Research output per year

If you made any changes in Pure these will be visible here soon.

Personal profile

Research interests

I'm a political geographer, interested in the contested character of environmental and energy policy, politics and governance. This is with a particular focus on the local politics of climate change policies and energy generation and consumption – and moves across three interrelated themes:

  1. ‘Just transition’
    The different strands of my research cluster around the concept of ‘just transition’, exploring how environmental and energy policy must be equitable and inclusive. Whilst there is an urgency around discussing and mitigating climate change, it is important to ensure that segments of our community (at local, national and global levels) are not left behind or unsupported. This work explores how policy concepts, such as a Green New Deal, can piece together an energy transition that works for everyone. 

  2. The contentious politics of hydropower
    Current research explores the contested sustainability of hydropower in the Brazilian Amazon. In particular, I am interested in how social movements and civil society actors have contested the Belo Monte and São Luiz do Tapajós dams, exploring how such responses challenge dominant understandings of hydropower as a ‘sustainable’ energy source that has a role in energy transitions.

  3. The localised energy demands of cryptocurrencies – and wider digital technologies
    Whilst the above project explores the contested character of energy production, I am starting new work that focuses on an emergent use of energy in the 21st century. This analyses the role that energy demands associated with the generation of cryptocurrencies play in patterns of uneven development, globalisation and energy justice, as well as necessitating new policy regimes.

In exploring these topics, I have grown particularly interested in the concept of 'contested sustainabilities', in which the ambiguity of contemporary notions of sustainability have given rise to divergent - and, at times, conflicting pathways of sustainable development.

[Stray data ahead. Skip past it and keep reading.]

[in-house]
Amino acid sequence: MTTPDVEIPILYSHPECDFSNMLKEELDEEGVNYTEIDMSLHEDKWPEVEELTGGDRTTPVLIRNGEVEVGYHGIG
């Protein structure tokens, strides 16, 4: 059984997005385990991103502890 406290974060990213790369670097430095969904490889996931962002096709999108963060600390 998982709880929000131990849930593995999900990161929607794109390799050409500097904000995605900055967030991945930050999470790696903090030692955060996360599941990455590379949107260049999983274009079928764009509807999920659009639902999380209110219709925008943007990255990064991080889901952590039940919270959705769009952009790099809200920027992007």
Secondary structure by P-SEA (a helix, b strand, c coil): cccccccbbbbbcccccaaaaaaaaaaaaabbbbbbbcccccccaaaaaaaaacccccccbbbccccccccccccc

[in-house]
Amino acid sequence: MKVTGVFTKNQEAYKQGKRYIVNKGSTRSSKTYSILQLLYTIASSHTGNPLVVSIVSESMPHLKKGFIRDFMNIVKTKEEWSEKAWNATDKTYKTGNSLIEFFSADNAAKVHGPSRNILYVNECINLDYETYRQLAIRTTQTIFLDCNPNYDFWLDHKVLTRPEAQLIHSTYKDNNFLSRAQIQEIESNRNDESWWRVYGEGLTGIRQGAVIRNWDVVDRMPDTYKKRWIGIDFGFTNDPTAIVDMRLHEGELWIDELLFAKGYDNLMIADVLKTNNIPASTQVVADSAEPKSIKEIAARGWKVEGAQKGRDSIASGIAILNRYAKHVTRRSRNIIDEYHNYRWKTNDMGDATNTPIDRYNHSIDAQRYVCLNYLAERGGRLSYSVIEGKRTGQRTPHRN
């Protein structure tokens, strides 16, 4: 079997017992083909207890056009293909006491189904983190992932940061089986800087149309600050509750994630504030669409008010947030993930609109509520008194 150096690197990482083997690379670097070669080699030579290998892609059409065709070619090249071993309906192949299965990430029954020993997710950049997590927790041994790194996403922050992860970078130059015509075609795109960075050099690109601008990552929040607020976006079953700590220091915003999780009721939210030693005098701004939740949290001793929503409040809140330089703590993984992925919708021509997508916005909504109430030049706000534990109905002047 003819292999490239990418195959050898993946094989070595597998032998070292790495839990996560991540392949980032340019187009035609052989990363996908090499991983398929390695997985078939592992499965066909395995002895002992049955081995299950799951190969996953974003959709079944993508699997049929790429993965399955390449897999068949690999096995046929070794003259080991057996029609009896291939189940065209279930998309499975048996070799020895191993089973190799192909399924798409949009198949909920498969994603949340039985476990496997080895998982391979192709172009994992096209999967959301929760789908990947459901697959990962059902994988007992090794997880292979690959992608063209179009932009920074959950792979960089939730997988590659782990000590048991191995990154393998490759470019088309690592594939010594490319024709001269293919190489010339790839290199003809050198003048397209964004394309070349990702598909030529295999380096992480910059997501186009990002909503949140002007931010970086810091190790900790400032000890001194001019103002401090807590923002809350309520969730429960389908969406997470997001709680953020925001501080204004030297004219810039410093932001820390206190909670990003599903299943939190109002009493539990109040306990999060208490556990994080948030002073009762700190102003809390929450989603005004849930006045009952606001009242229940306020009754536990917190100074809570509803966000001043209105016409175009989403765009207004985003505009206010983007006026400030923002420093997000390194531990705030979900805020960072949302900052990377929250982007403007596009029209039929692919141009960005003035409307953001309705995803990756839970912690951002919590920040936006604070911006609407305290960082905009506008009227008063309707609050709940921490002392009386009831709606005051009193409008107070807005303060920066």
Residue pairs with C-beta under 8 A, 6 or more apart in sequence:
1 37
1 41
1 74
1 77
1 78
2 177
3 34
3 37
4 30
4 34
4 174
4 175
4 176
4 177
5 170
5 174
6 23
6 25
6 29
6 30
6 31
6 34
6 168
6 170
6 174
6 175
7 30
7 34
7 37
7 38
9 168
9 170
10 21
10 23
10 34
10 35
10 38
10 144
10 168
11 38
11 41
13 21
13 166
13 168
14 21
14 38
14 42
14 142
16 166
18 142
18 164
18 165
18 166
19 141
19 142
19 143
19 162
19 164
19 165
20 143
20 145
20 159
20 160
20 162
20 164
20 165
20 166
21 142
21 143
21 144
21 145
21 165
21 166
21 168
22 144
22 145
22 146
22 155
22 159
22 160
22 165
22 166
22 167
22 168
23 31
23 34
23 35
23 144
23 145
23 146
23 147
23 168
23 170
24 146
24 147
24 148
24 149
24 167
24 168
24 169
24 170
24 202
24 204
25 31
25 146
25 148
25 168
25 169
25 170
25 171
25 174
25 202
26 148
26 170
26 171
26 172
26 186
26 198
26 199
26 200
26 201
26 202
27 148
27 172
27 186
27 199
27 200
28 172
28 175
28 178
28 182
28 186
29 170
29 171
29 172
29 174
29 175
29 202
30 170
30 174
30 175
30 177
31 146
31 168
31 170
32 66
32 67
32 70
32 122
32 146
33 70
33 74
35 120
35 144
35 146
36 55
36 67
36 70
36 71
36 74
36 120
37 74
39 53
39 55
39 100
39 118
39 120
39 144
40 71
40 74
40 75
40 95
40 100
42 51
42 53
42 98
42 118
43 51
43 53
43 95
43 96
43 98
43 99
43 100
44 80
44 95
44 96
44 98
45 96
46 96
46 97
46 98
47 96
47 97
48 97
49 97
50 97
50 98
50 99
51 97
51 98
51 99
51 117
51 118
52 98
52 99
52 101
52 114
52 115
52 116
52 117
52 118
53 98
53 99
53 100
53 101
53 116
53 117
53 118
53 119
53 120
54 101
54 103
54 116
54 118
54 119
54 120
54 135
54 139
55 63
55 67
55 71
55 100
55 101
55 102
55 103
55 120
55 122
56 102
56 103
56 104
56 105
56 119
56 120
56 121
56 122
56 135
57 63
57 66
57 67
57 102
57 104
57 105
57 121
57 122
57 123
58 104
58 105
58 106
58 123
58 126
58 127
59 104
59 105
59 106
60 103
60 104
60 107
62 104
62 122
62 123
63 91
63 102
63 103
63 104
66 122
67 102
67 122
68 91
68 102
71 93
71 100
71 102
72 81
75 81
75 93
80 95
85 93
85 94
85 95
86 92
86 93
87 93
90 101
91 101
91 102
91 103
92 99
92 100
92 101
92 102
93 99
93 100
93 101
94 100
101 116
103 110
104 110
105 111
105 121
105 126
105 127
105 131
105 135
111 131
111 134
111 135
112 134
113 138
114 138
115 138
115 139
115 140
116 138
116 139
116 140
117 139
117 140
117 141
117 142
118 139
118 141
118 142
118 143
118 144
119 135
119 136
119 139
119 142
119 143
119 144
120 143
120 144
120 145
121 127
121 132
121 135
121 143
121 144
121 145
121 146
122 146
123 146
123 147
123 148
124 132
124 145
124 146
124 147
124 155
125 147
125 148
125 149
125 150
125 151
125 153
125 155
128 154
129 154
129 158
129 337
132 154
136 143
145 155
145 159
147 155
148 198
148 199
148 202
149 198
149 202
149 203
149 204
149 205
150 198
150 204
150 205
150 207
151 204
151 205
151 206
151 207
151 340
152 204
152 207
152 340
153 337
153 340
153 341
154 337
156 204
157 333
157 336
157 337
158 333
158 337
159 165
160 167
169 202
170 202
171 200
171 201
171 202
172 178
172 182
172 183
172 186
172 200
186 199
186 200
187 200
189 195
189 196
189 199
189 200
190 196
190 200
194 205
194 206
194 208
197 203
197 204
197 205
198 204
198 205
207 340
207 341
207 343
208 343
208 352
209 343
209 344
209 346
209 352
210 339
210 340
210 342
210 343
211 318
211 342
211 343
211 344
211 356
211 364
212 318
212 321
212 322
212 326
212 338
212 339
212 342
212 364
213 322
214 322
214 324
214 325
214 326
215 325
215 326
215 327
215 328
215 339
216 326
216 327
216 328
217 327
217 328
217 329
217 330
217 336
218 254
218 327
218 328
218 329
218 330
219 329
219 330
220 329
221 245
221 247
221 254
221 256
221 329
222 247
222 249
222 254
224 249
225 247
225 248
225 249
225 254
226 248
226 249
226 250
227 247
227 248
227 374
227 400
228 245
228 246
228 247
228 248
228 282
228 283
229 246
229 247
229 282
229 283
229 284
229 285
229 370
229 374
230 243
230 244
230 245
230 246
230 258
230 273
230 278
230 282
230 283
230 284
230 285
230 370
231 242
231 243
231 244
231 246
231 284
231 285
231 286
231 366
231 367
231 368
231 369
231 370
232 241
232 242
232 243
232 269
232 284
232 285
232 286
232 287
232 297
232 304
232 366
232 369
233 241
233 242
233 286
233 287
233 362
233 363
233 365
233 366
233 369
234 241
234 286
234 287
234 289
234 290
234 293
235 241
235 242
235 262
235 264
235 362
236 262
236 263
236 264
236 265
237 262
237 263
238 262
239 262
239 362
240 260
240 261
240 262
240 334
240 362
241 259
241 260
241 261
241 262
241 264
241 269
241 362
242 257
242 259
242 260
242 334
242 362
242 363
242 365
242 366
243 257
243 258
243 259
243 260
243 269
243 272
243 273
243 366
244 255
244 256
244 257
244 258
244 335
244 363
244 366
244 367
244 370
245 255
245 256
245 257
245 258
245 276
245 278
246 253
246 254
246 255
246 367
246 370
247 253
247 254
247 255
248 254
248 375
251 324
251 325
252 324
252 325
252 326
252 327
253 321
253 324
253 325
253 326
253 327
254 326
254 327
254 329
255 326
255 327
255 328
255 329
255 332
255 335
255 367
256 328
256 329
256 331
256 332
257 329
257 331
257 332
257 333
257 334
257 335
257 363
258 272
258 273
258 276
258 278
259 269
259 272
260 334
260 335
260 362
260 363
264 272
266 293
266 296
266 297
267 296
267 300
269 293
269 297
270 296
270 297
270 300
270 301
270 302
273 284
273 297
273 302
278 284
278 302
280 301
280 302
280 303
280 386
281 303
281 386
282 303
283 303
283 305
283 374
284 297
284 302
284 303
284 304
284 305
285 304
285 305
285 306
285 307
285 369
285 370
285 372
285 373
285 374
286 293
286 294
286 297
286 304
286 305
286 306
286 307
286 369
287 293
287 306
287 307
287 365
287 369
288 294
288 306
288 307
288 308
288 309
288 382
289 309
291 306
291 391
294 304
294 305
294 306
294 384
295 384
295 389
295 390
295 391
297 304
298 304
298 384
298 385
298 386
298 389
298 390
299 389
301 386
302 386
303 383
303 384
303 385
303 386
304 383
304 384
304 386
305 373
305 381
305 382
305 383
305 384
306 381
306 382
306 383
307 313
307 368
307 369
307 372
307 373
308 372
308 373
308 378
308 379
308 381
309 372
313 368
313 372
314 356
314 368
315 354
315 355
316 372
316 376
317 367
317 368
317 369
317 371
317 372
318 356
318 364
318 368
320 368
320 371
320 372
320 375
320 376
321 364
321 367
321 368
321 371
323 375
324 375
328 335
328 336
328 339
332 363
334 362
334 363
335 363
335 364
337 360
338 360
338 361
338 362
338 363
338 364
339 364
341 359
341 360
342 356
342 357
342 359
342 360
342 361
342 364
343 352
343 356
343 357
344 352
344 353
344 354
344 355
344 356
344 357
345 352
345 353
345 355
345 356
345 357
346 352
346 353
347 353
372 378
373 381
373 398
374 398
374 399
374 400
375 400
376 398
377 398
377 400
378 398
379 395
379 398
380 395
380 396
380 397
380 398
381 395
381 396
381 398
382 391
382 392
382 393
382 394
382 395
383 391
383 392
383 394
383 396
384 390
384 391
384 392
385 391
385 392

Structured keywords and research groupings

  • Global Political Economy
  • Cabot Institute Low Carbon Energy Research
  • Cabot Institute Water Research
  • Cabot Institute Environmental Change Research
  • Digital Societies

Fingerprint Dive into the research topics where Ed Atkins is active. These topic labels come from the works of this person. Together they form a unique fingerprint.

Network Recent external collaboration on country level. Dive into details by clicking on the dots.

Research Output

Contemporary political ecologies of hydropower: Insights from Bolivia and Brazil

Atkins, E. & Hope, J., 17 Sep 2020, (Accepted/In press) In : Journal of Political Ecology.

Research output: Contribution to journalArticle (Academic Journal)

  • Contesting the ‘greening’ of hydropower in the Brazilian Amazon

    Atkins, E., 1 Jun 2020, In : Political Geography. 80, 102179.

    Research output: Contribution to journalArticle (Academic Journal)

  • Review of "Before the flood: The Itaipu Dam and the visibility of rural Brazil": Duke University Press, 2019, by Jacob Blanc.

    Atkins, E., 18 Aug 2020, In : Water Alternatives.

    Research output: Contribution to journalBook/Film/Article review (Academic Journal)

    Supervised Work

    (Re)Defining Sustainability: Belo Monte, São Luiz do Tapajós and Storylines of Resistance

    Author: Atkins, E., 25 Sep 2018

    Supervisor: Flint, A. (Supervisor) & Tucker, K. (Supervisor)

    Student thesis: Doctoral ThesisDoctor of Philosophy (PhD)